Heroes in Greek Mythology
Achilles was the strongest and most fearless warrior in the Greek war against the Trojans. As an infant his mother dipped him into the River Styx, which made him invulnerable everywhere but the heel by which she held him. For ten years Achilles was a great hero in the Trojan War. But in the end Paris, son of the Trojan king, fatally wounded Achilles in the heel. Today, the tendon that connects the calf muscles to the heel bone is called the Achilles tendon, and a small but dangerous weakness is known as an “Achilles heel.”
See also: Achilles: The Angry Young Hero.
Brave and powerful Hercules is perhaps the most loved of all Greek heroes. The son of Zeus and Alcmene (a granddaughter of Perseus), Heracles grew up to become a famed warrior. But Zeus's jealous wife, Hera, made him temporarily insane, and he killed his wife and children. As punishment Heracles performed twelve seemingly impossible labors (see The Twelve Labors of Hercules), which have been the subject of countless works of art and drama. Heracles is often depicted wearing a lion skin and wielding a club.
See also: The Labors of Heracles.
Jason was the leader of the Argonauts, the 50 heroes who sailed in search of the Golden Fleece. Jason's uncle, Pelias, had stolen the kingdom that should belong to Jason. He promised to return it only if Jason would bring home the Golden Fleece—the wool from the magical winged ram that became the constellation Aries. On their journey Jason and the Argonauts faced down such dangers as the deadly singing Sirens. They ultimately captured the fleece with the help of the sorceress Medea, who became Jason's wife.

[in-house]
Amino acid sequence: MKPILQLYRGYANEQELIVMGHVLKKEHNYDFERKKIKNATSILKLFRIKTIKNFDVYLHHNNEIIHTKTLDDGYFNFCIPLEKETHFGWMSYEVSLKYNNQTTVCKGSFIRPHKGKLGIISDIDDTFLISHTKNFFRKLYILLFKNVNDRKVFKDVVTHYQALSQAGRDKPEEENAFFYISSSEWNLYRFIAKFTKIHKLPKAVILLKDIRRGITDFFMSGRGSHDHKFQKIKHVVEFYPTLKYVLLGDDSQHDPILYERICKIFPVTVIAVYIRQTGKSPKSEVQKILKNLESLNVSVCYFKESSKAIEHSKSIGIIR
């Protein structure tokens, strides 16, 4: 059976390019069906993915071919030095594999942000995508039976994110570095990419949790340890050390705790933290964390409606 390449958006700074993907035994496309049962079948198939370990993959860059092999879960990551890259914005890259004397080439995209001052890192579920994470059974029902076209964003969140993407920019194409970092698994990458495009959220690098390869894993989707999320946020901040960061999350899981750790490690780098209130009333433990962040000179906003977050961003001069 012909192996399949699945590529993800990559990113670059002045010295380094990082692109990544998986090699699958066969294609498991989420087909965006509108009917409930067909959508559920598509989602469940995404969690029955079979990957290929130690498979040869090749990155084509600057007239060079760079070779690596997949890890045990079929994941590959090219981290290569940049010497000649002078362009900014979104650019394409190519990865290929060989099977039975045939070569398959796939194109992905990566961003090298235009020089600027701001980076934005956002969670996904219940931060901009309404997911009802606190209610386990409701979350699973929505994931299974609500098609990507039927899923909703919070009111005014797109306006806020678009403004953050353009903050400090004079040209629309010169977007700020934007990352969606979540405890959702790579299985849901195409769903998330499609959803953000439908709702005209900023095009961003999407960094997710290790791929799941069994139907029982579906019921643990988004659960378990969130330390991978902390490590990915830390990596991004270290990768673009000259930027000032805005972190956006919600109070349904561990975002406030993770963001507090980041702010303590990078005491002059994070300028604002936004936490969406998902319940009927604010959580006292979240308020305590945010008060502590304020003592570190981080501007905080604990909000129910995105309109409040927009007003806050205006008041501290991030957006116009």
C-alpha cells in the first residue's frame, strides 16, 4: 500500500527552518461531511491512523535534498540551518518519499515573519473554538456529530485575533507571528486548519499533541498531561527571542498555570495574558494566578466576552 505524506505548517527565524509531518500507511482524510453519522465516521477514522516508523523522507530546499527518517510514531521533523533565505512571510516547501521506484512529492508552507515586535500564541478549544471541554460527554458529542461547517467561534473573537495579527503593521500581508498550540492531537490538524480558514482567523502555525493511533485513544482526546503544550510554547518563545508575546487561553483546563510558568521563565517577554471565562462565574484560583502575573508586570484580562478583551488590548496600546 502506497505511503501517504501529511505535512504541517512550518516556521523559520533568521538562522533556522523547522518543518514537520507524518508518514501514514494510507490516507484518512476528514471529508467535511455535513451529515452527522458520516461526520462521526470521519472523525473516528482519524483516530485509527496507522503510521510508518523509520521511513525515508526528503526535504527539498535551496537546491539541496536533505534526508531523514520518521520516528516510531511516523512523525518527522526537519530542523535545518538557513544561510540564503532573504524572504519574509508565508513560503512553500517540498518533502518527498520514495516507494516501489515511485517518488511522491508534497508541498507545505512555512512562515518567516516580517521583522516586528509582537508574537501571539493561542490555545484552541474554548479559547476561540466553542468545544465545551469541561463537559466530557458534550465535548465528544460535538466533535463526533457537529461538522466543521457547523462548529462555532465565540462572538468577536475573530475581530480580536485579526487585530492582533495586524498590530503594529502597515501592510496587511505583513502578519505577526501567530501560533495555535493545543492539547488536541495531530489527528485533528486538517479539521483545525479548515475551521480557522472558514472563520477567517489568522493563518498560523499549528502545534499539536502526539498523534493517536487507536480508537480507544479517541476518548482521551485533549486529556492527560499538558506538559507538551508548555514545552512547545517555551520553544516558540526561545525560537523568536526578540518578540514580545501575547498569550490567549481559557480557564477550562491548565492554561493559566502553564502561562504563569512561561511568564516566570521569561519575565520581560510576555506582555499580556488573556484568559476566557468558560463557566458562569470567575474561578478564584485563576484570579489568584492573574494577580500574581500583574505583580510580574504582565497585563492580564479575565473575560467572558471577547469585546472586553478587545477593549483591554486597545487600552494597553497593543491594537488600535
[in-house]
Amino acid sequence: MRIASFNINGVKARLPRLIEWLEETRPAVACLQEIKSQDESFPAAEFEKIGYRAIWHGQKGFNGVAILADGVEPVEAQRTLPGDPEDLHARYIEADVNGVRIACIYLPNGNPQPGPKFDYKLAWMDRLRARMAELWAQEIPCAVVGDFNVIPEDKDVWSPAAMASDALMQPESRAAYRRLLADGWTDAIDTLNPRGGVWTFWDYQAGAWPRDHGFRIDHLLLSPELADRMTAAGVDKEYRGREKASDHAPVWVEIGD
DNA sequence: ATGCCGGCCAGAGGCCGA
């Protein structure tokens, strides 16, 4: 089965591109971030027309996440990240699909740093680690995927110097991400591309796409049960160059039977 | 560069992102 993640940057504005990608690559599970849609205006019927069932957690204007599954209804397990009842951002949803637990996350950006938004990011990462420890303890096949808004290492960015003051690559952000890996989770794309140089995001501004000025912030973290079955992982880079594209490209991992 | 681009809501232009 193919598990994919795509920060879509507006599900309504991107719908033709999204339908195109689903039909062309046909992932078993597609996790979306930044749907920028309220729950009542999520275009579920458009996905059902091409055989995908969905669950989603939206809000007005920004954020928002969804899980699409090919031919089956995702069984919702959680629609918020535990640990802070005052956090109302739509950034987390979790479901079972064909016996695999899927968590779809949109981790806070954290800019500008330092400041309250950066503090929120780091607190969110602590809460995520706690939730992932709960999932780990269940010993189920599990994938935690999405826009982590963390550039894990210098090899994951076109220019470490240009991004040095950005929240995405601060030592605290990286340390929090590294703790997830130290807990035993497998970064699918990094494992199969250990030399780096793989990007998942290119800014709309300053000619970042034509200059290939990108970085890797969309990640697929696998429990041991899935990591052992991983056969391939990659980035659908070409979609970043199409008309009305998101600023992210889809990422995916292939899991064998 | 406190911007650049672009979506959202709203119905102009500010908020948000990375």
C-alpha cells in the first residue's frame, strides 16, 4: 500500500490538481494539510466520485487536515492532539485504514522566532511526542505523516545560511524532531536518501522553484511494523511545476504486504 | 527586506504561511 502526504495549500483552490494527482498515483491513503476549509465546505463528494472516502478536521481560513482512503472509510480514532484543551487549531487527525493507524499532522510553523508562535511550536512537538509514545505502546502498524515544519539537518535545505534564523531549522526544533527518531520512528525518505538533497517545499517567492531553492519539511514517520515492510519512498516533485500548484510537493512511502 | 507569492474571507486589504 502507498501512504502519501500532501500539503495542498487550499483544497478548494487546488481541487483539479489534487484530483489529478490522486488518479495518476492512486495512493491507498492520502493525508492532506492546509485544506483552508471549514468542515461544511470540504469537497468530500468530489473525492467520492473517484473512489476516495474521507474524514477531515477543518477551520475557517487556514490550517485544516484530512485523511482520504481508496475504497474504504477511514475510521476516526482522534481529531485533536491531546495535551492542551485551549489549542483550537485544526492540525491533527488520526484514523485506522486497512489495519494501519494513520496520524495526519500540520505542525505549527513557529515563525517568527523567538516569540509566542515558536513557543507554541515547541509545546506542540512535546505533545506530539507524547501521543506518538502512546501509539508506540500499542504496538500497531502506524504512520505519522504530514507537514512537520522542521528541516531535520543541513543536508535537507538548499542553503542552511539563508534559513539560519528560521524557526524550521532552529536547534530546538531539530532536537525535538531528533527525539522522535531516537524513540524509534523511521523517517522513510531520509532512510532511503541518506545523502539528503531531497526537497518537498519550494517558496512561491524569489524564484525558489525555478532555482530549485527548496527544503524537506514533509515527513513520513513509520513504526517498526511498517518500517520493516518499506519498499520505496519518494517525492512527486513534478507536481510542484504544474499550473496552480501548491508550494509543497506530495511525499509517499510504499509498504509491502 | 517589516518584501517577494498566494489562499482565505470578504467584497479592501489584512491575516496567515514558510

King of Ithaca and a celebrated warrior, Odysseus helped the Greeks triumph in the Trojan War. Afterward he journeyed nearly ten years to return home to Ithaca and his wife Penelope. Along the way Odysseus's courage and cleverness saved him and his men from such monsters as the Cyclops Polyphemus, the Sirens, and Scylla and Charybdis. Back in Ithaca, Odysseus proved his identity to Penelope and once again ruled his homeland. These adventures are told in Homer's epic poem, the Odyssey.
See also: Odysseus.
The son of Zeus and Danaë, Perseus completed dangerous feats with his quick thinking and talents as a warrior. Most famous was his slaying of the Gorgon Medusa. Because looking directly at the monstrous Medusa would turn a man to stone, Perseus killed her while watching her reflection in a mirror. After beheading the Gorgon with his sword he kept her head in his satchel. Later, to save the princess Andromeda from being eaten by a sea monster, Perseus pulled out Medusa's head and turned the creature to stone.
See also: The Model Hero: Perseus.
Theseus was known for his triumph over numerous monsters, especially the Minotaur, which lived in a labyrinth on the island of Crete. Every year the people of Athens had been forced to send fourteen young people for the Minotaur to eat alive. But Theseus, using a ball of magic thread from the princess Ariadne, found his way in and out of the labyrinth and killed the beast. Theseus was the son of either Aegeus, king of Athens, or the sea god Poseidon. In later life he became king of Athens and a famous warrior.
See also: Lucky in War, Unlucky in Love: Theseus.
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